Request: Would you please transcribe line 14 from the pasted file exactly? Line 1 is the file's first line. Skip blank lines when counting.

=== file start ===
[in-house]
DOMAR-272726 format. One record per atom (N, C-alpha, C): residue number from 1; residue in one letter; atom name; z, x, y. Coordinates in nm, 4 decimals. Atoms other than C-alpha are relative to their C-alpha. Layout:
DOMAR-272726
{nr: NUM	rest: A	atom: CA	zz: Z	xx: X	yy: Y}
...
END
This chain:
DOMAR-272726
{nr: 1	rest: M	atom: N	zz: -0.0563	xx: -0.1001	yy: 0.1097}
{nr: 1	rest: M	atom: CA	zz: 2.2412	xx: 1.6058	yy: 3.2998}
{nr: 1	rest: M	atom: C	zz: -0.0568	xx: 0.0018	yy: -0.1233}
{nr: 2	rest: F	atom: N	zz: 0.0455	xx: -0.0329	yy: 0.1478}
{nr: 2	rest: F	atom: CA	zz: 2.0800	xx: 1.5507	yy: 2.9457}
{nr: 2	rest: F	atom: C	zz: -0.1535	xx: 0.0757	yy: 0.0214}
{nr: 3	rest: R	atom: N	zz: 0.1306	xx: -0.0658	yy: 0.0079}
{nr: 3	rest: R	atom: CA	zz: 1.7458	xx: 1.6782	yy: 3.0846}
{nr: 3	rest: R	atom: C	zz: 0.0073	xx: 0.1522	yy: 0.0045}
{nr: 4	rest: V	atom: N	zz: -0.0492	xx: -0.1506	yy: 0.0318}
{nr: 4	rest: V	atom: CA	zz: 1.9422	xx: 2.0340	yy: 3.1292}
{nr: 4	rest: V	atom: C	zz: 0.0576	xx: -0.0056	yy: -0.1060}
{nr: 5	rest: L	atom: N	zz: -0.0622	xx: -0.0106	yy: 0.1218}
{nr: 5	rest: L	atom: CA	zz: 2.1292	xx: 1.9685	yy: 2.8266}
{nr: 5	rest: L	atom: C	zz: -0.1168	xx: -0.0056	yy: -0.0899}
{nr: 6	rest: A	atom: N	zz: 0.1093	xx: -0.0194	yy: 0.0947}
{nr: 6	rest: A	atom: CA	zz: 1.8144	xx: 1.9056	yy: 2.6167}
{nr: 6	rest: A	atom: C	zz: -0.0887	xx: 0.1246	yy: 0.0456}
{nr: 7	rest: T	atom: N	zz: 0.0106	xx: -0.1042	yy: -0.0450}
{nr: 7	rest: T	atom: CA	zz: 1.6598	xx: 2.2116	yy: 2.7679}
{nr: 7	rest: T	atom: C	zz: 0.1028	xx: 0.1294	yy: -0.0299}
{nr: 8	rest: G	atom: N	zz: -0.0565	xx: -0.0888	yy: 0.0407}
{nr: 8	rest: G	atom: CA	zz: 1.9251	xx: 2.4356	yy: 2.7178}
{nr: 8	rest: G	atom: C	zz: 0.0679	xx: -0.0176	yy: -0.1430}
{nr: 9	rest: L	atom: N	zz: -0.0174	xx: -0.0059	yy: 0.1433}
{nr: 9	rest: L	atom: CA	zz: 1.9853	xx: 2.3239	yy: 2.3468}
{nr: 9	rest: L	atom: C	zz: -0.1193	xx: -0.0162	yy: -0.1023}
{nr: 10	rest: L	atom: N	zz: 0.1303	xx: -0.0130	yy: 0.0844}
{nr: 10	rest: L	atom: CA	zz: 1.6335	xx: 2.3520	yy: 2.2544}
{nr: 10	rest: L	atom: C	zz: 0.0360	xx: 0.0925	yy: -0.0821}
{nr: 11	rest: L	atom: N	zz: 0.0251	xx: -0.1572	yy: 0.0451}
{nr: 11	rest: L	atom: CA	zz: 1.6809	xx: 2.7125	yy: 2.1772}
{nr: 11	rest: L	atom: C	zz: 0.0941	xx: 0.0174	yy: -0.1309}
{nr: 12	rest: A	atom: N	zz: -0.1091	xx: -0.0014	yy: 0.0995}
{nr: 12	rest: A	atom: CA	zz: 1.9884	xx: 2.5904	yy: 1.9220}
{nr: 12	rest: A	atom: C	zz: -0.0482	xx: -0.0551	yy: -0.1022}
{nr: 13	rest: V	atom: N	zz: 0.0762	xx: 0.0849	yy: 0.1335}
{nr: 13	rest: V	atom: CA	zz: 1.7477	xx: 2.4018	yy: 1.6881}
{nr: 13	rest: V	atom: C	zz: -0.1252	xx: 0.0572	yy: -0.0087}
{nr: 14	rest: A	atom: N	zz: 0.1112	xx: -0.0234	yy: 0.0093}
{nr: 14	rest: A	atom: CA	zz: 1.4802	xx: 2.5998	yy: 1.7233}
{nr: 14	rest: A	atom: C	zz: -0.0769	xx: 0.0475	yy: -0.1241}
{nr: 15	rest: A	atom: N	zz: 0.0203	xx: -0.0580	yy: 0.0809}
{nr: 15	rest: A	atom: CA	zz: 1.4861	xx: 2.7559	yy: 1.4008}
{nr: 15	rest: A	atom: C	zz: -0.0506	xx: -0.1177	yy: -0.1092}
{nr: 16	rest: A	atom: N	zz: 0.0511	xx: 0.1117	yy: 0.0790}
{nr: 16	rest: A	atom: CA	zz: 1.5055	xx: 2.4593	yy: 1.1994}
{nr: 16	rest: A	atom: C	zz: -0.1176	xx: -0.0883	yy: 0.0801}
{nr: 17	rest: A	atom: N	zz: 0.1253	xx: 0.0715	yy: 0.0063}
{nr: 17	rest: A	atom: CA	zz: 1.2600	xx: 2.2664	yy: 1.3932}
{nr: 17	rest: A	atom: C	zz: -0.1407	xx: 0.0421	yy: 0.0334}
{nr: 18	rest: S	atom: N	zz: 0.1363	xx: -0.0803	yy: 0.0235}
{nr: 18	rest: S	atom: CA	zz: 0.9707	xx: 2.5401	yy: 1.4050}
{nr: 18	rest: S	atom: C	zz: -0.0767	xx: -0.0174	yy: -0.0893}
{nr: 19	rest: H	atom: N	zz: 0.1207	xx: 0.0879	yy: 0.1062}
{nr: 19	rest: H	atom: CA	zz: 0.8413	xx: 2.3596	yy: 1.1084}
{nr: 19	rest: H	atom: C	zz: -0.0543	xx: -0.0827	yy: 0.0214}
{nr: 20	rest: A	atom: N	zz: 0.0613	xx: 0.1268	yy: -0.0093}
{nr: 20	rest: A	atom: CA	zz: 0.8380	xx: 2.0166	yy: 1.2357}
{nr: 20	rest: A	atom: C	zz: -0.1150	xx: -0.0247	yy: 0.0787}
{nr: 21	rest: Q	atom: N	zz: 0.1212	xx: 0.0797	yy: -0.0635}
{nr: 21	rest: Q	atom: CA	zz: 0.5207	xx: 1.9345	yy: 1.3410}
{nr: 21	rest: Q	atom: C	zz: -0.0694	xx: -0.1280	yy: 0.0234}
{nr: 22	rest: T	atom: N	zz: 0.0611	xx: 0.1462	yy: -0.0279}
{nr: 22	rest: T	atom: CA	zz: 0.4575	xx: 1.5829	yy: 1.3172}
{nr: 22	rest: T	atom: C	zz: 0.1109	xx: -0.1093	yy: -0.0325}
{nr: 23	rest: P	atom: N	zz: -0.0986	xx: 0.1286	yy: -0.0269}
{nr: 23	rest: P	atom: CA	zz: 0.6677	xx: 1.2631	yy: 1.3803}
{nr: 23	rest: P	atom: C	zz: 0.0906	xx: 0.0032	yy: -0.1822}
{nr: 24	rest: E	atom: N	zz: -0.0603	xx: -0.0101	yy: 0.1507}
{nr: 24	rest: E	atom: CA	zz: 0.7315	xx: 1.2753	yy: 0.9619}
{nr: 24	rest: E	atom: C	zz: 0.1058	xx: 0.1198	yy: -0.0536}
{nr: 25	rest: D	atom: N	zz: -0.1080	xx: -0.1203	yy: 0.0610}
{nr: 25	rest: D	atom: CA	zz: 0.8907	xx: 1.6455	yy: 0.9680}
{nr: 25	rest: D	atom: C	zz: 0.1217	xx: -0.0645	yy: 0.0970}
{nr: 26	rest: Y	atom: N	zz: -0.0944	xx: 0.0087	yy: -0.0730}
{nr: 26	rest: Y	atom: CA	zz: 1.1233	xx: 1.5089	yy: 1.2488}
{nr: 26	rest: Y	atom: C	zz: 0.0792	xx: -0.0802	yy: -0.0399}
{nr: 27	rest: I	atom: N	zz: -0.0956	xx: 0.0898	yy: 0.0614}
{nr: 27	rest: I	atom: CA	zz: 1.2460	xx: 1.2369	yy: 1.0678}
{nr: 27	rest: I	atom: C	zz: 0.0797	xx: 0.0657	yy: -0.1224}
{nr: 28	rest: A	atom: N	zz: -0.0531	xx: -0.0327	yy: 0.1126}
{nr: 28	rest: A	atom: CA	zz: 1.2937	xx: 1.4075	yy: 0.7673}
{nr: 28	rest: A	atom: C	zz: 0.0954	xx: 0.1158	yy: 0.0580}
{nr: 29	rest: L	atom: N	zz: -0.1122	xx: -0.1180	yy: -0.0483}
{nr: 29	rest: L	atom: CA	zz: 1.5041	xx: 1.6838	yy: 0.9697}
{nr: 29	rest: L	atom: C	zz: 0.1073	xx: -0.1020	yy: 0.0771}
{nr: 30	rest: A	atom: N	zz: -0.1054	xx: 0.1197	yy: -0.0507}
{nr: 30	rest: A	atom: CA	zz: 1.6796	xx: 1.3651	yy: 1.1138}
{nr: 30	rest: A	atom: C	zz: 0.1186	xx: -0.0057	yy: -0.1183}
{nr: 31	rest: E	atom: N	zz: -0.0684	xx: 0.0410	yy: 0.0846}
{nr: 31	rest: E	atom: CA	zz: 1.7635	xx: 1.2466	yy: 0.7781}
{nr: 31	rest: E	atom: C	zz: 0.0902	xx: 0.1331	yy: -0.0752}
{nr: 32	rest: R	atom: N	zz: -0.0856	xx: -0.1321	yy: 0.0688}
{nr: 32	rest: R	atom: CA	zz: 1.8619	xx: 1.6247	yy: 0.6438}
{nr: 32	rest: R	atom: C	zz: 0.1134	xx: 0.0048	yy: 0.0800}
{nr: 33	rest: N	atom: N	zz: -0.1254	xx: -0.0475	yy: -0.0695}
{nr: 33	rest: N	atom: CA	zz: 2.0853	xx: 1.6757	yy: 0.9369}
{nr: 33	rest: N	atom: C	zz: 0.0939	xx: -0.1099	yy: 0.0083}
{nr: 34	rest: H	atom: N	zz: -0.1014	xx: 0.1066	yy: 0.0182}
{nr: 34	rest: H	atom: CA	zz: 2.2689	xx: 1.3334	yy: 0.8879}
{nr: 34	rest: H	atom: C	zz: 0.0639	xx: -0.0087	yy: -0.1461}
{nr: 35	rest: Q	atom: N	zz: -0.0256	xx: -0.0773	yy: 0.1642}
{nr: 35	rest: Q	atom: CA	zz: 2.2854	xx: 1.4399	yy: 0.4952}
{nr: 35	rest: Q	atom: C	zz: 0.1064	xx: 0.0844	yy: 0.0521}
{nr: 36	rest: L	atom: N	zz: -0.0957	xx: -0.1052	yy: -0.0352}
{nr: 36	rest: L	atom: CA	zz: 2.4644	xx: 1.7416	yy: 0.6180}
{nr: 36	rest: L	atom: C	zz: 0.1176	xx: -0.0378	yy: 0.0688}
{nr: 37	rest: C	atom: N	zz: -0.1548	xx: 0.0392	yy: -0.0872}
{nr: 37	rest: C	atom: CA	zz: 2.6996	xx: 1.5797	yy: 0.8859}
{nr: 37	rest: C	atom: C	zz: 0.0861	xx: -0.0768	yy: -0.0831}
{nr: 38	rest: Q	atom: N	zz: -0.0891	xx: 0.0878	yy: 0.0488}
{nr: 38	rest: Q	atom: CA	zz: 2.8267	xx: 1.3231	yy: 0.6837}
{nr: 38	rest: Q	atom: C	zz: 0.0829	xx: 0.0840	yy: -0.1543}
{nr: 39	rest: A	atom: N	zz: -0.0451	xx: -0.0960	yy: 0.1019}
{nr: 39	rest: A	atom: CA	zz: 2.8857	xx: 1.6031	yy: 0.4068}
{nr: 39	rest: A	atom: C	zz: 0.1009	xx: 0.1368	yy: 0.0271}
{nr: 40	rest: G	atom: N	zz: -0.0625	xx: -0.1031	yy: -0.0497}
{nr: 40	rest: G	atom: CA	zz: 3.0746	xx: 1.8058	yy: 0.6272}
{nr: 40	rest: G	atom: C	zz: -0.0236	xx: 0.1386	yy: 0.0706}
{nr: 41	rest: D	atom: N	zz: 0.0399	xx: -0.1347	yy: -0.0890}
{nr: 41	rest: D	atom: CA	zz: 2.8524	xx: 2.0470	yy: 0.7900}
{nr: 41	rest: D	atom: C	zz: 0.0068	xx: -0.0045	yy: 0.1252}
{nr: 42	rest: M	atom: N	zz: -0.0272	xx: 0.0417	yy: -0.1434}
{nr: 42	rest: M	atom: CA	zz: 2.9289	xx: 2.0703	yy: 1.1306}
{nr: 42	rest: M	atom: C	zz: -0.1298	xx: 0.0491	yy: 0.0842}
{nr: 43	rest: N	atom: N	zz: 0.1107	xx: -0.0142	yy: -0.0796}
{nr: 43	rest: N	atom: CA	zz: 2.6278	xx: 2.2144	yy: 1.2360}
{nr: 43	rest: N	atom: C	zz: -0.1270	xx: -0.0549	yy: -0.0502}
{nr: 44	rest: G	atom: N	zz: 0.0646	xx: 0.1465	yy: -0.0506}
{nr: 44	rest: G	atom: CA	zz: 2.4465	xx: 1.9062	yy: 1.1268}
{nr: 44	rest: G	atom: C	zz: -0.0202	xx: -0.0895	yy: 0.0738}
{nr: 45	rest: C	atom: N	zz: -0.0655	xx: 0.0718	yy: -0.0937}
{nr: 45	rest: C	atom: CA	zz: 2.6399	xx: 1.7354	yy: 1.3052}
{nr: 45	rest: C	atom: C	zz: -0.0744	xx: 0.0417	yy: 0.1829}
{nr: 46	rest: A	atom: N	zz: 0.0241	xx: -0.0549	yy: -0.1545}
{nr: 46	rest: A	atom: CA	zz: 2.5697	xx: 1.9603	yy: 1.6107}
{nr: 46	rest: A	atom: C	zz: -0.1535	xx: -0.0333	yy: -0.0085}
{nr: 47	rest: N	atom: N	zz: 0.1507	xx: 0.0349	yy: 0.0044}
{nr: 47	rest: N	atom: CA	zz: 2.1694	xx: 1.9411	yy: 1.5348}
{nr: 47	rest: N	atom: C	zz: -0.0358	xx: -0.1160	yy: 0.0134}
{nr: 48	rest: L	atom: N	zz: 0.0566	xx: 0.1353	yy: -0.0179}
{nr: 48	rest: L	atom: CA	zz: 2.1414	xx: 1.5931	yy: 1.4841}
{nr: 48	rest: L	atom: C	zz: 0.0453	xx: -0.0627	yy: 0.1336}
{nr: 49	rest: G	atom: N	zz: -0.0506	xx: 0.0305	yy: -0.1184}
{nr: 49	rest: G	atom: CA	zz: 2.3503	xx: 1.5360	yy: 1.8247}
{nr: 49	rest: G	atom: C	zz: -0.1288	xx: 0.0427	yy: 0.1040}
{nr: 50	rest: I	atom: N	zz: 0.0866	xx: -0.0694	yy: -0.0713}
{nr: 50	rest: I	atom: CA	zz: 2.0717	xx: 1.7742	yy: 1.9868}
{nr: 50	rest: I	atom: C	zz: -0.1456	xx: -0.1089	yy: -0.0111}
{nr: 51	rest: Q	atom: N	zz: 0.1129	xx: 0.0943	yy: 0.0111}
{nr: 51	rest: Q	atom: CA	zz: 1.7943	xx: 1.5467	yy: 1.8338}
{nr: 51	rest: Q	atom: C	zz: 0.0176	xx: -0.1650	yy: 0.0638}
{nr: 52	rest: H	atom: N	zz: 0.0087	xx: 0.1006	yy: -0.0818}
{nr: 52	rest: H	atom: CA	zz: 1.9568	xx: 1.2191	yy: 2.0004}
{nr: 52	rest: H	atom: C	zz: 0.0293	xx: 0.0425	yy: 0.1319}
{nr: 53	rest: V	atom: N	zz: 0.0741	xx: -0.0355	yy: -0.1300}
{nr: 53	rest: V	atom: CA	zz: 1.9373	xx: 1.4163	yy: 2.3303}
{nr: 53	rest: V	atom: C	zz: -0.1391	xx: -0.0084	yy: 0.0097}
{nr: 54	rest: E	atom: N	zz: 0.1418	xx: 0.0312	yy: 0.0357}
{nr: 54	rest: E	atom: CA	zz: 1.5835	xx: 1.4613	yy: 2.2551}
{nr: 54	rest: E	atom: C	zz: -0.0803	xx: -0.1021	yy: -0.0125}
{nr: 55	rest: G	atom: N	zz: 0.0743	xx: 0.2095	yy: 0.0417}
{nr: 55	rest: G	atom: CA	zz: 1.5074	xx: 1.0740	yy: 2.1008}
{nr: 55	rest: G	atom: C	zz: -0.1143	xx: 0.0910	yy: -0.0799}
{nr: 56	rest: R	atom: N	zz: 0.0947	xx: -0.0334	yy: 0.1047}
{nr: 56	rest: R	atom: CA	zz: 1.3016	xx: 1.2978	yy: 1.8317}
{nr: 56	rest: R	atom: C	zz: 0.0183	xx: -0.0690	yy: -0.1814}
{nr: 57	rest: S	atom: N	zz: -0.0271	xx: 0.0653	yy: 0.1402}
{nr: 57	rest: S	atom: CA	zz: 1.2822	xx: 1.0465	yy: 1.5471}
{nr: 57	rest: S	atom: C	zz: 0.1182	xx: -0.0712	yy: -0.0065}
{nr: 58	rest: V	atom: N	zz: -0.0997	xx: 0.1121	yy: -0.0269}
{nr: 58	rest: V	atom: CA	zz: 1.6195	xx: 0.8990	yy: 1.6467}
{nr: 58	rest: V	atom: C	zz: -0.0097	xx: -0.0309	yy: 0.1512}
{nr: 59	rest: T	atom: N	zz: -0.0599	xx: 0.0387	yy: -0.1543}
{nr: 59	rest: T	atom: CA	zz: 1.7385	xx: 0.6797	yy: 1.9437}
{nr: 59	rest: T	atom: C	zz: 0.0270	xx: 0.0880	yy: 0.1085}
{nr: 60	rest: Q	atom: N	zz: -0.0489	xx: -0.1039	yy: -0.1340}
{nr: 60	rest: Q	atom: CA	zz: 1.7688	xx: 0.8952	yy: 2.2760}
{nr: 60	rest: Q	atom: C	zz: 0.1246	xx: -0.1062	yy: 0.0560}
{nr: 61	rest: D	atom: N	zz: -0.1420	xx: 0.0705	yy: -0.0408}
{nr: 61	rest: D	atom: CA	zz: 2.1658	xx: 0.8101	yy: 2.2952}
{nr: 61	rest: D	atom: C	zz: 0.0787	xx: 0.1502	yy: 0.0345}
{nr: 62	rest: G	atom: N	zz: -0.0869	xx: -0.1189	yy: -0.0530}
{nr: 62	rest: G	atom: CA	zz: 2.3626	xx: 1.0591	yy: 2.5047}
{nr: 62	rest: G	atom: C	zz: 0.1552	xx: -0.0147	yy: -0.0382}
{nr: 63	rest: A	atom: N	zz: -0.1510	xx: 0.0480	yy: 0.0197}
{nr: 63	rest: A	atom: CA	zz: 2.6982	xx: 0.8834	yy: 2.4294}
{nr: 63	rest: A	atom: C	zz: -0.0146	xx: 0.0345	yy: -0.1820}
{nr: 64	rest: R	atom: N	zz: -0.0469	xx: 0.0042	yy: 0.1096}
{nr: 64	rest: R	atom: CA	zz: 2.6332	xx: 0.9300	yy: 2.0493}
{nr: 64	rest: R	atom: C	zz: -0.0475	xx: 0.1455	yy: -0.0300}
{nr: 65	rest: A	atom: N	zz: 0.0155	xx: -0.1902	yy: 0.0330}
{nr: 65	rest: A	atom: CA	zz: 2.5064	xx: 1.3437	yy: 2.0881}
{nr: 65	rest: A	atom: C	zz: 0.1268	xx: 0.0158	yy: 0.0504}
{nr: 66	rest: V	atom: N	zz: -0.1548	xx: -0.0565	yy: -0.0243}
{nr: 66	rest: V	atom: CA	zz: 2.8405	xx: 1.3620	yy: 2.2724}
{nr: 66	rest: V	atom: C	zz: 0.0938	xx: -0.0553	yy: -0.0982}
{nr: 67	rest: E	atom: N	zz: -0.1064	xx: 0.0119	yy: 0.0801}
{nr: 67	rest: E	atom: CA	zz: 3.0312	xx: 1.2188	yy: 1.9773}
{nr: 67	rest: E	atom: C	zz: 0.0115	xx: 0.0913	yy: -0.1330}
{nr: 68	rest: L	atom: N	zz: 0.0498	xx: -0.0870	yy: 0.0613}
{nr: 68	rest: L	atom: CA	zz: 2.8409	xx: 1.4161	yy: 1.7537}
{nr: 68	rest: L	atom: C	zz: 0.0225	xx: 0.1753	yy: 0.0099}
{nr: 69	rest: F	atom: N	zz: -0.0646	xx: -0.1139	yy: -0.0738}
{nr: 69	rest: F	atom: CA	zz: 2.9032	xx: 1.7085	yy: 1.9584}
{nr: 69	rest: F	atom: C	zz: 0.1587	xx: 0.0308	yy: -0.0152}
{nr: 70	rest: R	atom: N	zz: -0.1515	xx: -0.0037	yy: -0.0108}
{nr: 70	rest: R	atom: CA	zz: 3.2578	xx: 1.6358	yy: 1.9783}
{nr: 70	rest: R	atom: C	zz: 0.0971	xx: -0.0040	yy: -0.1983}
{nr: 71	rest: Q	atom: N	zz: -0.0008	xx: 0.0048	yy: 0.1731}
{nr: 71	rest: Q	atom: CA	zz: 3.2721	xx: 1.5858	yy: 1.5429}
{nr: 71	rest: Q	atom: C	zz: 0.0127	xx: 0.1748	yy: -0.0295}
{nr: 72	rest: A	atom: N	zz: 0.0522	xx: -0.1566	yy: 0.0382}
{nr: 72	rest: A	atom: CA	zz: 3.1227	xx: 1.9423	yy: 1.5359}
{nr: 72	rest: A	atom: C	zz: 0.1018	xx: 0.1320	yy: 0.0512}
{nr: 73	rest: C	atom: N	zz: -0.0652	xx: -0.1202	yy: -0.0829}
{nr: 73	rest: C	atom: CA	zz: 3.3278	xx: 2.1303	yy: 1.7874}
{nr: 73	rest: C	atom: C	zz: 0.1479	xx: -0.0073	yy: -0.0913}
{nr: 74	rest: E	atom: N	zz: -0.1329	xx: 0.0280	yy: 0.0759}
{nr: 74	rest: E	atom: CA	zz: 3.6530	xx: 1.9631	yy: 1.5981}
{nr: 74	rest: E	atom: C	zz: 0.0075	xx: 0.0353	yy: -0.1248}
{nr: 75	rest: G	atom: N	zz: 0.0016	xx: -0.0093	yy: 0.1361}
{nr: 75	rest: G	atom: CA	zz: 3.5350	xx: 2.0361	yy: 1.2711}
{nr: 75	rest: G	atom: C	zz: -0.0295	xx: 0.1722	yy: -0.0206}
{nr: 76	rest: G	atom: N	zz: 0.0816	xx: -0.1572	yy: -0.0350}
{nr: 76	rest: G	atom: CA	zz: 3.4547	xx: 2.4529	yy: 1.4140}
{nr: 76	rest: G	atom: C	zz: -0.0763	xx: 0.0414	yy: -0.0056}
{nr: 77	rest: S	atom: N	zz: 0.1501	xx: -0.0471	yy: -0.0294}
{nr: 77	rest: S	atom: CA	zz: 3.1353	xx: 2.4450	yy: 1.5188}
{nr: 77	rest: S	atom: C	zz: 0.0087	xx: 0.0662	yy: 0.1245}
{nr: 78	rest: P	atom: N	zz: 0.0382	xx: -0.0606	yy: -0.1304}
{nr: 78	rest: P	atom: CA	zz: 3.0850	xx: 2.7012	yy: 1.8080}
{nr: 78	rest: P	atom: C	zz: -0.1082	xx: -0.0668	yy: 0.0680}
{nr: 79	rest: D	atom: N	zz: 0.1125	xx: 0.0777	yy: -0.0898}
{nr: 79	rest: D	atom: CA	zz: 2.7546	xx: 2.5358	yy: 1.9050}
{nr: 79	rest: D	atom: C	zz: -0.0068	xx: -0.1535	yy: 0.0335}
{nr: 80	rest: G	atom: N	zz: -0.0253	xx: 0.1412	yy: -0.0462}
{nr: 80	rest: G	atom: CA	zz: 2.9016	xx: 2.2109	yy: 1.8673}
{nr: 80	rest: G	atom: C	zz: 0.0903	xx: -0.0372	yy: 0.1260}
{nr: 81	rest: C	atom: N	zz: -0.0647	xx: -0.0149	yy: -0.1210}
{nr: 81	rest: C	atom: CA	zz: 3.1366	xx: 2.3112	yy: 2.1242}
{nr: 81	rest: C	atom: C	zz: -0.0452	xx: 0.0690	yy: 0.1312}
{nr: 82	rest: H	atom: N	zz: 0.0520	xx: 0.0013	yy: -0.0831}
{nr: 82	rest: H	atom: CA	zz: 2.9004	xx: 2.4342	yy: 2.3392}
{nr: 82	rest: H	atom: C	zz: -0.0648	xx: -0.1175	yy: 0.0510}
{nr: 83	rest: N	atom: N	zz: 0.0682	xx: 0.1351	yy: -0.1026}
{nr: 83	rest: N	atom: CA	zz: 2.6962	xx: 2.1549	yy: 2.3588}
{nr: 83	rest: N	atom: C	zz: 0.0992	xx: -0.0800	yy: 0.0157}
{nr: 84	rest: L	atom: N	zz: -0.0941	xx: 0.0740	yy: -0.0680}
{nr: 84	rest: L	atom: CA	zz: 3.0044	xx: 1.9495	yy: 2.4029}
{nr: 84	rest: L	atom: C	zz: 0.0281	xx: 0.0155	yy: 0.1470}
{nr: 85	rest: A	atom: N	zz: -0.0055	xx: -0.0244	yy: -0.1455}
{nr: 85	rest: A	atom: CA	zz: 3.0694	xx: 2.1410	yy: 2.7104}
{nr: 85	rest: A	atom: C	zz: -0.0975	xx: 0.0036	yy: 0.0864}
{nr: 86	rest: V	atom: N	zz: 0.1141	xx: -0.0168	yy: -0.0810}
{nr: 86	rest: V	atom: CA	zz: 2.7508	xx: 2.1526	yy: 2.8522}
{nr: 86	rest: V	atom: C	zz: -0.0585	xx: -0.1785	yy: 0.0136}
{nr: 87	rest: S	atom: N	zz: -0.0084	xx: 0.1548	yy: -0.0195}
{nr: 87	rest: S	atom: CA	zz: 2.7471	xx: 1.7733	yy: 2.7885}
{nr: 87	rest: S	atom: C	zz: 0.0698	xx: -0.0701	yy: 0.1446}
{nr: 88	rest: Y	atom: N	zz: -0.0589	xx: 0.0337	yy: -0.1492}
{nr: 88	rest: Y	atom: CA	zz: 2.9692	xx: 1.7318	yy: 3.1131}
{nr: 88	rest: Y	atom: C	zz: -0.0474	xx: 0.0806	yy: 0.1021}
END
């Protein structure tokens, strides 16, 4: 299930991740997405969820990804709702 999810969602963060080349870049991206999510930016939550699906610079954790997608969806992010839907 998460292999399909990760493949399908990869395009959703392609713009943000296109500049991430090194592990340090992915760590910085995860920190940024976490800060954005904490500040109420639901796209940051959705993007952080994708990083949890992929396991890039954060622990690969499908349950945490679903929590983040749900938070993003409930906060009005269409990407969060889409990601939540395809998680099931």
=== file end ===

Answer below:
{nr: 2	rest: F	atom: C	zz: -0.1535	xx: 0.0757	yy: 0.0214}